Remember the apple meditation mentioned earlier? No? Then go back and check it out! 

Basically, we’d want to meditate with our food. Take some time and appreciate its texture, colours, shape, and every other detail that you might’ve not seen before, maybe because of being too busy just eating it. 

This can also be a great opportunity to throw in some gratitude for the food you’re about to eat. No need to thank anyone in particular, but you feel grateful for having good food to eat. 

You can go a bit deeper and reflect on where the food came from, the number of people involved in the process, the elements used to harvest or produce it, the friend or family member who cooked it for you, and all the time and effort put to deliver this product to your hands. 

3. Involve your senses

Eating could easily be the ultimate experience in terms of sensations. We get to smell, see, taste and touch food. There’s even some hearing involved, meaning we can hear food being prepared, chewed, chopped, etc. 

The problem is that we rarely focus on these sensations mindfully.

Try incorporating other senses when you eat and take some time to notice each one at a time. Focus on the smell of your food, feel its texture with your hands (if possible), pay attention to the sounds, both of the food and your surroundings. 

Be aware of your thoughts and sensations and be fully present in the activity of eating as a whole. 

4. Remove distractions

Let’s take the time to eat and just eat!

Removing distractions can help you practice mindful eating with ease. 

If possible, turn off the TV, put away your phone, save that book for later and just place your attention on the whole experience of eating. 

Eliminating distractions while eating could help eat more slowly and reduce overeating.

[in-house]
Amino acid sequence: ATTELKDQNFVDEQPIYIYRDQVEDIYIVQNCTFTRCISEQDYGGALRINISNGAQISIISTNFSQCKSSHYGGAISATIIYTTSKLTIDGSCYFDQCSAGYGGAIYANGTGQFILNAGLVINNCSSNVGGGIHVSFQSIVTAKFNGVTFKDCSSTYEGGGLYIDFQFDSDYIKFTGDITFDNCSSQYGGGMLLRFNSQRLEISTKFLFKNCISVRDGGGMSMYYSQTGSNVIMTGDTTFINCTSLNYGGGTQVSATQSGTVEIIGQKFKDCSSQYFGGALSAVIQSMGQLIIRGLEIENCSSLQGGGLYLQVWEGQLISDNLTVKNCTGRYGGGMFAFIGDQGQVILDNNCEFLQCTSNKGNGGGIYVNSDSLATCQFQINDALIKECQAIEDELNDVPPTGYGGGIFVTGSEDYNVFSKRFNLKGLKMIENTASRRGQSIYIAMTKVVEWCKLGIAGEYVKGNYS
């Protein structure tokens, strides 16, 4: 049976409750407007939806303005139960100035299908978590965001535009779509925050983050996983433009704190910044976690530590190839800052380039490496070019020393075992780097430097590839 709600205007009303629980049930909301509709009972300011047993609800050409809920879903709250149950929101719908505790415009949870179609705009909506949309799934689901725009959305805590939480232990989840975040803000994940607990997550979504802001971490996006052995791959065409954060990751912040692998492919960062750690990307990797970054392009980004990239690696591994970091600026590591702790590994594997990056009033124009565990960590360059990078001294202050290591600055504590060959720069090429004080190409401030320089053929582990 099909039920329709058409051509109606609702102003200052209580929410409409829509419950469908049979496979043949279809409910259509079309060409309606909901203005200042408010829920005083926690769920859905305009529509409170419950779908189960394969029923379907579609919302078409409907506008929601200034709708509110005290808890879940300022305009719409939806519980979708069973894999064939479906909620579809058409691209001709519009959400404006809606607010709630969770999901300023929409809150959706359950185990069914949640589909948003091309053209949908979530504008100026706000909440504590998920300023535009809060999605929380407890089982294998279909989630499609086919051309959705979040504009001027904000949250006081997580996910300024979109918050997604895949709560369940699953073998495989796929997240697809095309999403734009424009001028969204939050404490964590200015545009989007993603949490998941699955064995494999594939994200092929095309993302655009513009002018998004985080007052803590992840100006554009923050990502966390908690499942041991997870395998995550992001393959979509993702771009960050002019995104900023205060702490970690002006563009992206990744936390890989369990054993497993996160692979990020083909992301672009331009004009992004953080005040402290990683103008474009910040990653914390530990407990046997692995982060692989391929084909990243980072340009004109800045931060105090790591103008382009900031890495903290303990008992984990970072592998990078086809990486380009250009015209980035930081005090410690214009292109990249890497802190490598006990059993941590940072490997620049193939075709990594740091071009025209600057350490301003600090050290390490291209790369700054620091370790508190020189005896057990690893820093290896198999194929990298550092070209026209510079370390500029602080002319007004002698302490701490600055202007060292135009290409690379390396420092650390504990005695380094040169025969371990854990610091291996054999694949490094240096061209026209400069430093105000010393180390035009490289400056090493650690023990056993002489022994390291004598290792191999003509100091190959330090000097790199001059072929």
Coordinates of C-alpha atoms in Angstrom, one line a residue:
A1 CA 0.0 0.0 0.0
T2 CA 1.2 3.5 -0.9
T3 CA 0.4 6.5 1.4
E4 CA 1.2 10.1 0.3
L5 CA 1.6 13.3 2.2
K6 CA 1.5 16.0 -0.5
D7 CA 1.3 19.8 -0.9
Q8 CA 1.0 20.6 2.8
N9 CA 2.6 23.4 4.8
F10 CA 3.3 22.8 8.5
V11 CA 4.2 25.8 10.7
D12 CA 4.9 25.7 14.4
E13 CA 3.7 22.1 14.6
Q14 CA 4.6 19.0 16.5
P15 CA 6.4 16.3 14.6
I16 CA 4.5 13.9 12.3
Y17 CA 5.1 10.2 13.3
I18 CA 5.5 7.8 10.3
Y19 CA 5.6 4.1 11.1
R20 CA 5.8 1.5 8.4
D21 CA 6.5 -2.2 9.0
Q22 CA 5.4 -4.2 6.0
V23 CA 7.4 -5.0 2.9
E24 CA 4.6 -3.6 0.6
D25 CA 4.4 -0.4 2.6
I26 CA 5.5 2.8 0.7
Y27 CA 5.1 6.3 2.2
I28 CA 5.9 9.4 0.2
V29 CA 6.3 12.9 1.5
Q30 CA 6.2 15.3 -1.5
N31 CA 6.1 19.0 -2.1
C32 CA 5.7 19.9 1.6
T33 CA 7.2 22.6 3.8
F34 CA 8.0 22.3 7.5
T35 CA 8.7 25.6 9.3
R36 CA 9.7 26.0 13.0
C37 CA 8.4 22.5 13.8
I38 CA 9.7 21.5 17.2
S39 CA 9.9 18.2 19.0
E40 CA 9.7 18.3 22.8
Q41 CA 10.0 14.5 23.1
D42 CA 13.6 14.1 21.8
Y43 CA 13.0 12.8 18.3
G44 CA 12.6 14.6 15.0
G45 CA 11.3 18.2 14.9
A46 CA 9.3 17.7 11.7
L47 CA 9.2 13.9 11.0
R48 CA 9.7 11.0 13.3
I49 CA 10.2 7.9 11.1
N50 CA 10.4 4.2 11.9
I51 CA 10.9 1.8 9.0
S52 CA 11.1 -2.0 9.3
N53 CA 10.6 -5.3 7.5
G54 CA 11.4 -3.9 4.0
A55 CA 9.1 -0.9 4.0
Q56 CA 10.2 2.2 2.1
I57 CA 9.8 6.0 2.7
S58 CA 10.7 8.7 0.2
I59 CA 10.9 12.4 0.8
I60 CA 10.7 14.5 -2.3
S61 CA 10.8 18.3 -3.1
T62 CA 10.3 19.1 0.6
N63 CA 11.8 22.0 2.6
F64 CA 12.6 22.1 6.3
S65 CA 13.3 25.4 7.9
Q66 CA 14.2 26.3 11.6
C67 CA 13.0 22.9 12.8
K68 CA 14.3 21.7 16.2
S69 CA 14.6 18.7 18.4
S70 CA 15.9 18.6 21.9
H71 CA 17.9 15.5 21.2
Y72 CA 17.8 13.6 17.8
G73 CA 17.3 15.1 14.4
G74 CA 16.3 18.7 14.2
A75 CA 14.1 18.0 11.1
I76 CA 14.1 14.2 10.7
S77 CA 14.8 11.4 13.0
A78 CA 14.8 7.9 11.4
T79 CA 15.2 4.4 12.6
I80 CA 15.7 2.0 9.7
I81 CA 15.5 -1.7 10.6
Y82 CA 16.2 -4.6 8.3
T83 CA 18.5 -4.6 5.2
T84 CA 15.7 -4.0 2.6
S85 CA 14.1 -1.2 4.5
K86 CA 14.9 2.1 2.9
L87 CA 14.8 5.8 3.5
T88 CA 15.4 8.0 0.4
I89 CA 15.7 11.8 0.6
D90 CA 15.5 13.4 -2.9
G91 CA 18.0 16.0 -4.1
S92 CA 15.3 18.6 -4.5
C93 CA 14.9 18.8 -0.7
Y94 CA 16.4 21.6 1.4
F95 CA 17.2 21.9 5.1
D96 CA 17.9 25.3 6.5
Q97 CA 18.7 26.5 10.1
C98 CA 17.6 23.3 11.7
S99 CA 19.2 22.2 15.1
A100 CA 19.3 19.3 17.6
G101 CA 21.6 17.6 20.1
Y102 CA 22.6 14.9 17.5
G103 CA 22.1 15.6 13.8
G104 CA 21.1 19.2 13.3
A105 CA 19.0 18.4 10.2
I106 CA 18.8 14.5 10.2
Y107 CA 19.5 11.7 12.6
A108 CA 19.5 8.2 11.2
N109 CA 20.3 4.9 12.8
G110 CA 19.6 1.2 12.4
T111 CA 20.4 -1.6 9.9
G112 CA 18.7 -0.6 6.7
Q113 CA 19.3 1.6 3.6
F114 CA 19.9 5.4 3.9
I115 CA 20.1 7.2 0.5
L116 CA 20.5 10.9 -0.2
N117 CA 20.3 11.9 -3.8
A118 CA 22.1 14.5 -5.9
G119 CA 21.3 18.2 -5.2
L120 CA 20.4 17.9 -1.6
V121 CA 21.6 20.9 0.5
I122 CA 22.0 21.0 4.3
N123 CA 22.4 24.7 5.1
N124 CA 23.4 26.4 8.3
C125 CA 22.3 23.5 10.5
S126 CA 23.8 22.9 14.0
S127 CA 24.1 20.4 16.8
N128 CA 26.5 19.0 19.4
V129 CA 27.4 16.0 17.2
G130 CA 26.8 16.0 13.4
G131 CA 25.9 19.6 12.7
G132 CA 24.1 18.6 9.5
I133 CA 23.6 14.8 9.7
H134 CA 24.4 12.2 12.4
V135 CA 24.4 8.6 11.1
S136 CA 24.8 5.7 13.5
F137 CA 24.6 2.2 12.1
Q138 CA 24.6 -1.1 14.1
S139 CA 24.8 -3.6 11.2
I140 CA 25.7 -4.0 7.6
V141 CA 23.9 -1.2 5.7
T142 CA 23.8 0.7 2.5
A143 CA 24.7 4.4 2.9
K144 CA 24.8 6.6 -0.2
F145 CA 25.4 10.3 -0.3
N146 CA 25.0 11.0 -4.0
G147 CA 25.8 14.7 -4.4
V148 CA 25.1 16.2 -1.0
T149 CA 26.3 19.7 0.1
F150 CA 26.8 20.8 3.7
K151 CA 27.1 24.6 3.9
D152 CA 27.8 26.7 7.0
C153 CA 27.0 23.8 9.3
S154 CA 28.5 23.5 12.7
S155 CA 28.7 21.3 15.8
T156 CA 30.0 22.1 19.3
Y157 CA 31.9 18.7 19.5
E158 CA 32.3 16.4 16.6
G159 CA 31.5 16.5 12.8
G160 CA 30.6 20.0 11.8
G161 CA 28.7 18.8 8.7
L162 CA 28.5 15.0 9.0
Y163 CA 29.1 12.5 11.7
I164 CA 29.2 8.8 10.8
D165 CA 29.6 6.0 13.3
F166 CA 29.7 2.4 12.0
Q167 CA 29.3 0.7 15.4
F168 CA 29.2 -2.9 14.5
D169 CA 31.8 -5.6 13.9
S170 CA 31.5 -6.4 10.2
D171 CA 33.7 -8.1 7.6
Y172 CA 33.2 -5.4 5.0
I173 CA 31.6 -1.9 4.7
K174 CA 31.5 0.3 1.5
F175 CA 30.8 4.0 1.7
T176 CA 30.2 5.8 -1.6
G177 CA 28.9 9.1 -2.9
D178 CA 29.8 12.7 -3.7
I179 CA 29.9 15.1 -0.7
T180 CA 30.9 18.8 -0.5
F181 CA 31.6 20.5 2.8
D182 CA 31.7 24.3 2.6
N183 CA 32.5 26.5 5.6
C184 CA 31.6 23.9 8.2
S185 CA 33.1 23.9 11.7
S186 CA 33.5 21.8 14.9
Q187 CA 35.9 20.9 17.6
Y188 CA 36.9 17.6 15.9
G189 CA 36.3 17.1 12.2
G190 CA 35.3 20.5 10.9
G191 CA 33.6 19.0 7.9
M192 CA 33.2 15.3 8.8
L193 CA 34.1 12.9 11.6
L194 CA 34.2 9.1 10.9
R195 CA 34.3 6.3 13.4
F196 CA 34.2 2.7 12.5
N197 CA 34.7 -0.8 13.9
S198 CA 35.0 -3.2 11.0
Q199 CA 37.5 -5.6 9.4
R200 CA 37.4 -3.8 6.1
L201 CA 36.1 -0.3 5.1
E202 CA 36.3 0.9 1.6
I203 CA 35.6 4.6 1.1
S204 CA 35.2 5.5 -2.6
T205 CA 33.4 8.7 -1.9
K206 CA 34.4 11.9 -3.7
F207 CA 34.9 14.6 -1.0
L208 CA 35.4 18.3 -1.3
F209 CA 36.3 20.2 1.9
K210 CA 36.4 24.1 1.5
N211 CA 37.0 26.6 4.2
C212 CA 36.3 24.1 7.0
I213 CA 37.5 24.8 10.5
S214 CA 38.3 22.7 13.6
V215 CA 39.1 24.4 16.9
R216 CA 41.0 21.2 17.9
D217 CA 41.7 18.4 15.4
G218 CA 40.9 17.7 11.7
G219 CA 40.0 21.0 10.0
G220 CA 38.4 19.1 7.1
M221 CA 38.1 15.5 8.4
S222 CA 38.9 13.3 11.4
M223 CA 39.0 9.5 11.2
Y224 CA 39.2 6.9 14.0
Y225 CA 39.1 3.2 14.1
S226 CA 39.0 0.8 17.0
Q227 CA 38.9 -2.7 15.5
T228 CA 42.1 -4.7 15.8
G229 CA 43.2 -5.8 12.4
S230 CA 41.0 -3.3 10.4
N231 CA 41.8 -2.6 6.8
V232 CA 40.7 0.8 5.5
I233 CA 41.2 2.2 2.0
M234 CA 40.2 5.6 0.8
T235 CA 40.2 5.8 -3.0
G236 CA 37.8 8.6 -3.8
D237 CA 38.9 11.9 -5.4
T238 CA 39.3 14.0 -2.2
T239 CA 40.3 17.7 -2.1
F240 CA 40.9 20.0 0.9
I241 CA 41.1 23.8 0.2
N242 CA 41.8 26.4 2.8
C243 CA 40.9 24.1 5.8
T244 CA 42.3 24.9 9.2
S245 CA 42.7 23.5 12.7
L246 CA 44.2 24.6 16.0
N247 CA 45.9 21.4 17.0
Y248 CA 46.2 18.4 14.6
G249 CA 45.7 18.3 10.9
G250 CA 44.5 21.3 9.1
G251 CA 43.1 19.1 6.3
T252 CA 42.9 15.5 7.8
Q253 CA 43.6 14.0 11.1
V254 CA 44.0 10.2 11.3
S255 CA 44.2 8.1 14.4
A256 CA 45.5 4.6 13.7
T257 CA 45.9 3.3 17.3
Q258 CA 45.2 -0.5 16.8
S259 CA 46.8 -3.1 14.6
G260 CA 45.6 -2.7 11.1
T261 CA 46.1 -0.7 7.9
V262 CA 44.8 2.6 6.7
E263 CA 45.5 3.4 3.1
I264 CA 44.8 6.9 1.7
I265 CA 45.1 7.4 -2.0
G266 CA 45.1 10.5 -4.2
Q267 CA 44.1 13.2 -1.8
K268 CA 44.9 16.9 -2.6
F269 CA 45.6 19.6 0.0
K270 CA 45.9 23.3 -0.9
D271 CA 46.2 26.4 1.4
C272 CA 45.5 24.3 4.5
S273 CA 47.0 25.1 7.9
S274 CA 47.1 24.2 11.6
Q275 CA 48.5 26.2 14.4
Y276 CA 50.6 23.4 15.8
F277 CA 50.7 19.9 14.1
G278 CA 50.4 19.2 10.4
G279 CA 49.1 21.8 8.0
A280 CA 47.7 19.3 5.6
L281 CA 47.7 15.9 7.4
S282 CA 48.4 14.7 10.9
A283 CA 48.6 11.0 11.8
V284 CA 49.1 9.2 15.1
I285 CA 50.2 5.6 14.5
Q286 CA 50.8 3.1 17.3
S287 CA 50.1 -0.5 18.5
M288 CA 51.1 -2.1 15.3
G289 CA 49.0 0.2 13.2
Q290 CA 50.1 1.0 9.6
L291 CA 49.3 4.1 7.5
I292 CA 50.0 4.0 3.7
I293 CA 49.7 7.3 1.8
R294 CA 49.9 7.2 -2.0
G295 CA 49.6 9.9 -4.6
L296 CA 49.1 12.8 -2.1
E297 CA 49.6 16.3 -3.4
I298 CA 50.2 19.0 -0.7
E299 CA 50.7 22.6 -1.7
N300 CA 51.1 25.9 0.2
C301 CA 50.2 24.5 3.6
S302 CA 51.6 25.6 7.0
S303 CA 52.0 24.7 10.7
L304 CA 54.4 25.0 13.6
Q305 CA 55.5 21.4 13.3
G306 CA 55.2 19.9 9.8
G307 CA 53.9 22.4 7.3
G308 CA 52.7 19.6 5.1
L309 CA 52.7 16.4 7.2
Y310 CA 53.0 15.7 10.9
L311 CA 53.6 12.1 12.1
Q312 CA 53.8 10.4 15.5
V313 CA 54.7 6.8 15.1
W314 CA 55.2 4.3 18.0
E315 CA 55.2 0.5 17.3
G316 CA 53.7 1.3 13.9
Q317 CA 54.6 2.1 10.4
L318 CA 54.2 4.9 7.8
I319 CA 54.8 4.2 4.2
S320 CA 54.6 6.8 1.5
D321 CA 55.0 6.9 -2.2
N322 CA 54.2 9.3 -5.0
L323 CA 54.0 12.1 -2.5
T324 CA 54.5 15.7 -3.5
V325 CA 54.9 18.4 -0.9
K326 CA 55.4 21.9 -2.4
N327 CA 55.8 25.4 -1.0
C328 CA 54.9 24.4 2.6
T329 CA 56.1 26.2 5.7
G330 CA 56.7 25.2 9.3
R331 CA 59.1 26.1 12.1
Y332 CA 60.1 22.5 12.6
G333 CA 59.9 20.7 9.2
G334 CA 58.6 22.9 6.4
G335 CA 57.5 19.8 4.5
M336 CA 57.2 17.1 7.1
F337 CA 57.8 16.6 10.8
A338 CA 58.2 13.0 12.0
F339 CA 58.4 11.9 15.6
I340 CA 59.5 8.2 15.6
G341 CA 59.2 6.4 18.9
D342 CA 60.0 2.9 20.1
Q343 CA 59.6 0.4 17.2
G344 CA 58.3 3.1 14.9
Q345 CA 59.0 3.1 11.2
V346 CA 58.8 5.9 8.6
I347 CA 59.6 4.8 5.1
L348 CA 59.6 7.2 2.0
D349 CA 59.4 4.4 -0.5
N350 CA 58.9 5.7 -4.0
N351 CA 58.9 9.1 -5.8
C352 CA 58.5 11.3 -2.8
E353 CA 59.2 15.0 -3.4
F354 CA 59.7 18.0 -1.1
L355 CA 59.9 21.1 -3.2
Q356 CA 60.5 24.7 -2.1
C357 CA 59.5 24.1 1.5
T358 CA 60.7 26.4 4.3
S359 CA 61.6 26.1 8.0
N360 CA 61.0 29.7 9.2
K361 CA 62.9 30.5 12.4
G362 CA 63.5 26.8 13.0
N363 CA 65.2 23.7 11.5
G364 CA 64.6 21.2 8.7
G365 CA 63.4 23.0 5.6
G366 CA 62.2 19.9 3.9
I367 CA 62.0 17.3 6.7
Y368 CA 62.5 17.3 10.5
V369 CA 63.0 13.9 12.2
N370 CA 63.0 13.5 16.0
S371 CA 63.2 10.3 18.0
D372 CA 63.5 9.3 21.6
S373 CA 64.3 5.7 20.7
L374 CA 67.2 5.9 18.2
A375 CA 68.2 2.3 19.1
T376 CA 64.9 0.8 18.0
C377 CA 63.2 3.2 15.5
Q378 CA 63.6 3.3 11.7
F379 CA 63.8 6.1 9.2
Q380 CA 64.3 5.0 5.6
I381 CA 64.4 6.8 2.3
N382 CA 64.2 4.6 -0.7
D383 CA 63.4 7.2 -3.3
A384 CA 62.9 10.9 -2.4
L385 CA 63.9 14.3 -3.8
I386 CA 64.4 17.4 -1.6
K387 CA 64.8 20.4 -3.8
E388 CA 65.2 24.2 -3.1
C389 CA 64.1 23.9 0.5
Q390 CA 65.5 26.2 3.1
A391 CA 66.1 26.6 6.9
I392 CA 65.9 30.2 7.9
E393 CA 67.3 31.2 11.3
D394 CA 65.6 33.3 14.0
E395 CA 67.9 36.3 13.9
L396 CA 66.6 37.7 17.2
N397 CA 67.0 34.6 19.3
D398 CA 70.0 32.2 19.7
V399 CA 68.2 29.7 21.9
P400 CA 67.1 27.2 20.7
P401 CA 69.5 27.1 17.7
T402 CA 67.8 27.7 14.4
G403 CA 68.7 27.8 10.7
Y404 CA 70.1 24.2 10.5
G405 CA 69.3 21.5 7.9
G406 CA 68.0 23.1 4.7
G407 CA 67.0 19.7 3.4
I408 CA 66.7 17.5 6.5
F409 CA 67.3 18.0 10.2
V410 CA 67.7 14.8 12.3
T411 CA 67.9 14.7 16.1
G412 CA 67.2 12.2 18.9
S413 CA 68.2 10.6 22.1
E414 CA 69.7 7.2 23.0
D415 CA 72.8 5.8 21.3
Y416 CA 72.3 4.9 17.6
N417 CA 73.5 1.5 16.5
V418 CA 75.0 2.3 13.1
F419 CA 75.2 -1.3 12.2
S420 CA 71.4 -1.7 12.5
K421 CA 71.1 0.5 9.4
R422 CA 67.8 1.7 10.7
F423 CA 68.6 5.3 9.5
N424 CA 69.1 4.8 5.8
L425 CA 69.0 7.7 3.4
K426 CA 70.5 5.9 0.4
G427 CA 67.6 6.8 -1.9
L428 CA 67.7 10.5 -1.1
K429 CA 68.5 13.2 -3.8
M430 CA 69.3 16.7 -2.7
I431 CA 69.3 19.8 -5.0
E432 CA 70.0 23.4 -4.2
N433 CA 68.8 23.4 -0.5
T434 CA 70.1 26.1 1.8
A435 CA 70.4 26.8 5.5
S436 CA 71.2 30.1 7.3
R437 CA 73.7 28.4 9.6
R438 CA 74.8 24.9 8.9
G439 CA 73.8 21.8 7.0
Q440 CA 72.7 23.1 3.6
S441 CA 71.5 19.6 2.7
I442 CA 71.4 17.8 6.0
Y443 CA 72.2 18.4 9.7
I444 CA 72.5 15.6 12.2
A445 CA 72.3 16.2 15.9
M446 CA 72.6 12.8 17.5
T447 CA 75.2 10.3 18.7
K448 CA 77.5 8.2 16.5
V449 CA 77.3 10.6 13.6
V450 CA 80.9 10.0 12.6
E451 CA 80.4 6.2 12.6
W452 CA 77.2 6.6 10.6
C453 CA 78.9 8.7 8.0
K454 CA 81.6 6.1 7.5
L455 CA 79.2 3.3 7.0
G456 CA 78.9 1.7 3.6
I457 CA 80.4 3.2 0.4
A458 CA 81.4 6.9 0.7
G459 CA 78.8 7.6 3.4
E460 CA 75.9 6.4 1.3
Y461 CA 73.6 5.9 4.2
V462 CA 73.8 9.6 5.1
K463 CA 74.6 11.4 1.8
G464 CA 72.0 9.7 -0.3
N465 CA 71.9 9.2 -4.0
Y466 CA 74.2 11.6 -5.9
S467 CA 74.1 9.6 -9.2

If you’re at a table with others, encourage them to do the same or make them part of your practice by being open and aware of their presence and actions. 

Remember to be mindful of the experience without judgements to yourself or others even if you’re having lunch with loud chewers.

5. Eat food that makes your body feel good 

How does your body feel after eating processed food every night? Maybe not so great? 

Mindful eating is also about changing poor eating habits. 

When buying food, be curious about the effect of this food on your body. Your body can give you the clues you need to start eating a healthier diet if paying attention to it. 


Bringing awareness to the table is another fantastic way to be in touch with yourself and the present moment. 

Whenever you can, try to be mindful of the activity of eating even if you’re just having a snack. 

Exploring new tastes and textures is a great way to practice mindful eating because it forces you to place your attention on the activity of eating something new. 

Remember to be open to food and kind to yourself. Do not beat yourself up because you decided to have an extra cookie or because you forgot to be mindful during lunch. Practice self-compassion and kindness, and you can always give mindfulness a shot next time. 

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Mindful Eating, lockdown 2.0, mindfulness